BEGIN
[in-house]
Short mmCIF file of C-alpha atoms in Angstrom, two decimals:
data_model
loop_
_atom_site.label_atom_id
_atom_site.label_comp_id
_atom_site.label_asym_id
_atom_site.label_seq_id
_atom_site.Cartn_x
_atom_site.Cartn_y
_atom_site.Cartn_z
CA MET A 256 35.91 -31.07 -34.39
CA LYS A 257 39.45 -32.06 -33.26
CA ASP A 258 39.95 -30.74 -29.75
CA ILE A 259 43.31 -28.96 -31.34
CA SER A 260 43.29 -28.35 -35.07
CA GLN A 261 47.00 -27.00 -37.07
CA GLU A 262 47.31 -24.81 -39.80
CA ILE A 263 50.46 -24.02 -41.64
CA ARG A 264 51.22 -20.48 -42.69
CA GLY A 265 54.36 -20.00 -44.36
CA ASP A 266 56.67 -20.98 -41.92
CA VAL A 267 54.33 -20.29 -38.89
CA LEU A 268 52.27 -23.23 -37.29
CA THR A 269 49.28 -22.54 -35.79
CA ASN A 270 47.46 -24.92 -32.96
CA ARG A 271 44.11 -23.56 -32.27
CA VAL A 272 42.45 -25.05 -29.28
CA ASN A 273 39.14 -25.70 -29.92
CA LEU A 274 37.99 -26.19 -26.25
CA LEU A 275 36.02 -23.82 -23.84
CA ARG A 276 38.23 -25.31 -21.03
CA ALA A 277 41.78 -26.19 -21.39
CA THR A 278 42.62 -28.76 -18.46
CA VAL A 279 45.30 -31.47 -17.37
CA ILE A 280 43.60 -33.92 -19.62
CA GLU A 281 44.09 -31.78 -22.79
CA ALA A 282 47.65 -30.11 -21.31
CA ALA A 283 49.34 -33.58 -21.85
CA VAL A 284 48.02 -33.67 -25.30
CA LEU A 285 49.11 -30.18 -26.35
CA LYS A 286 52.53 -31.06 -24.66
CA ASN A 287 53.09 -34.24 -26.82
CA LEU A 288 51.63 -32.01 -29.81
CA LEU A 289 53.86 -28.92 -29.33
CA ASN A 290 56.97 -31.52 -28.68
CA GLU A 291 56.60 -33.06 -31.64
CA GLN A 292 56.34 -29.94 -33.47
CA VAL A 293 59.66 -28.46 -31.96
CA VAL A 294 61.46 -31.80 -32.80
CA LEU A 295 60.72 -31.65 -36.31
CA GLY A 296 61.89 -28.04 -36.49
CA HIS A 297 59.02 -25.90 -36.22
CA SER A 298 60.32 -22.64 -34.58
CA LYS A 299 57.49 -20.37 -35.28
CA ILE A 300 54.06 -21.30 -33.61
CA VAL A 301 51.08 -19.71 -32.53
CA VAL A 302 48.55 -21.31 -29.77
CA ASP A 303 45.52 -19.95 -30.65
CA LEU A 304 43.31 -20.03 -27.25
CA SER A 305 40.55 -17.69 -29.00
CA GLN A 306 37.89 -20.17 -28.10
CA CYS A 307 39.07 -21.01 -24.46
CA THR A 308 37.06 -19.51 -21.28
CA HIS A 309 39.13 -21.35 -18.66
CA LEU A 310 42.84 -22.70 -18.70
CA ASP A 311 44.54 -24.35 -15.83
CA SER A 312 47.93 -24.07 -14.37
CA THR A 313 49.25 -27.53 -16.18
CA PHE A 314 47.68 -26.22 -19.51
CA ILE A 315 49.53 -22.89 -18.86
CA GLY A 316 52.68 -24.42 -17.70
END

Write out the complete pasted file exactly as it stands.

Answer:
[in-house]
Short mmCIF file of C-alpha atoms in Angstrom, two decimals:
data_model
loop_
_atom_site.label_atom_id
_atom_site.label_comp_id
_atom_site.label_asym_id
_atom_site.label_seq_id
_atom_site.Cartn_x
_atom_site.Cartn_y
_atom_site.Cartn_z
CA MET A 256 35.91 -31.07 -34.39
CA LYS A 257 39.45 -32.06 -33.26
CA ASP A 258 39.95 -30.74 -29.75
CA ILE A 259 43.31 -28.96 -31.34
CA SER A 260 43.29 -28.35 -35.07
CA GLN A 261 47.00 -27.00 -37.07
CA GLU A 262 47.31 -24.81 -39.80
CA ILE A 263 50.46 -24.02 -41.64
CA ARG A 264 51.22 -20.48 -42.69
CA GLY A 265 54.36 -20.00 -44.36
CA ASP A 266 56.67 -20.98 -41.92
CA VAL A 267 54.33 -20.29 -38.89
CA LEU A 268 52.27 -23.23 -37.29
CA THR A 269 49.28 -22.54 -35.79
CA ASN A 270 47.46 -24.92 -32.96
CA ARG A 271 44.11 -23.56 -32.27
CA VAL A 272 42.45 -25.05 -29.28
CA ASN A 273 39.14 -25.70 -29.92
CA LEU A 274 37.99 -26.19 -26.25
CA LEU A 275 36.02 -23.82 -23.84
CA ARG A 276 38.23 -25.31 -21.03
CA ALA A 277 41.78 -26.19 -21.39
CA THR A 278 42.62 -28.76 -18.46
CA VAL A 279 45.30 -31.47 -17.37
CA ILE A 280 43.60 -33.92 -19.62
CA GLU A 281 44.09 -31.78 -22.79
CA ALA A 282 47.65 -30.11 -21.31
CA ALA A 283 49.34 -33.58 -21.85
CA VAL A 284 48.02 -33.67 -25.30
CA LEU A 285 49.11 -30.18 -26.35
CA LYS A 286 52.53 -31.06 -24.66
CA ASN A 287 53.09 -34.24 -26.82
CA LEU A 288 51.63 -32.01 -29.81
CA LEU A 289 53.86 -28.92 -29.33
CA ASN A 290 56.97 -31.52 -28.68
CA GLU A 291 56.60 -33.06 -31.64
CA GLN A 292 56.34 -29.94 -33.47
CA VAL A 293 59.66 -28.46 -31.96
CA VAL A 294 61.46 -31.80 -32.80
CA LEU A 295 60.72 -31.65 -36.31
CA GLY A 296 61.89 -28.04 -36.49
CA HIS A 297 59.02 -25.90 -36.22
CA SER A 298 60.32 -22.64 -34.58
CA LYS A 299 57.49 -20.37 -35.28
CA ILE A 300 54.06 -21.30 -33.61
CA VAL A 301 51.08 -19.71 -32.53
CA VAL A 302 48.55 -21.31 -29.77
CA ASP A 303 45.52 -19.95 -30.65
CA LEU A 304 43.31 -20.03 -27.25
CA SER A 305 40.55 -17.69 -29.00
CA GLN A 306 37.89 -20.17 -28.10
CA CYS A 307 39.07 -21.01 -24.46
CA THR A 308 37.06 -19.51 -21.28
CA HIS A 309 39.13 -21.35 -18.66
CA LEU A 310 42.84 -22.70 -18.70
CA ASP A 311 44.54 -24.35 -15.83
CA SER A 312 47.93 -24.07 -14.37
CA THR A 313 49.25 -27.53 -16.18
CA PHE A 314 47.68 -26.22 -19.51
CA ILE A 315 49.53 -22.89 -18.86
CA GLY A 316 52.68 -24.42 -17.70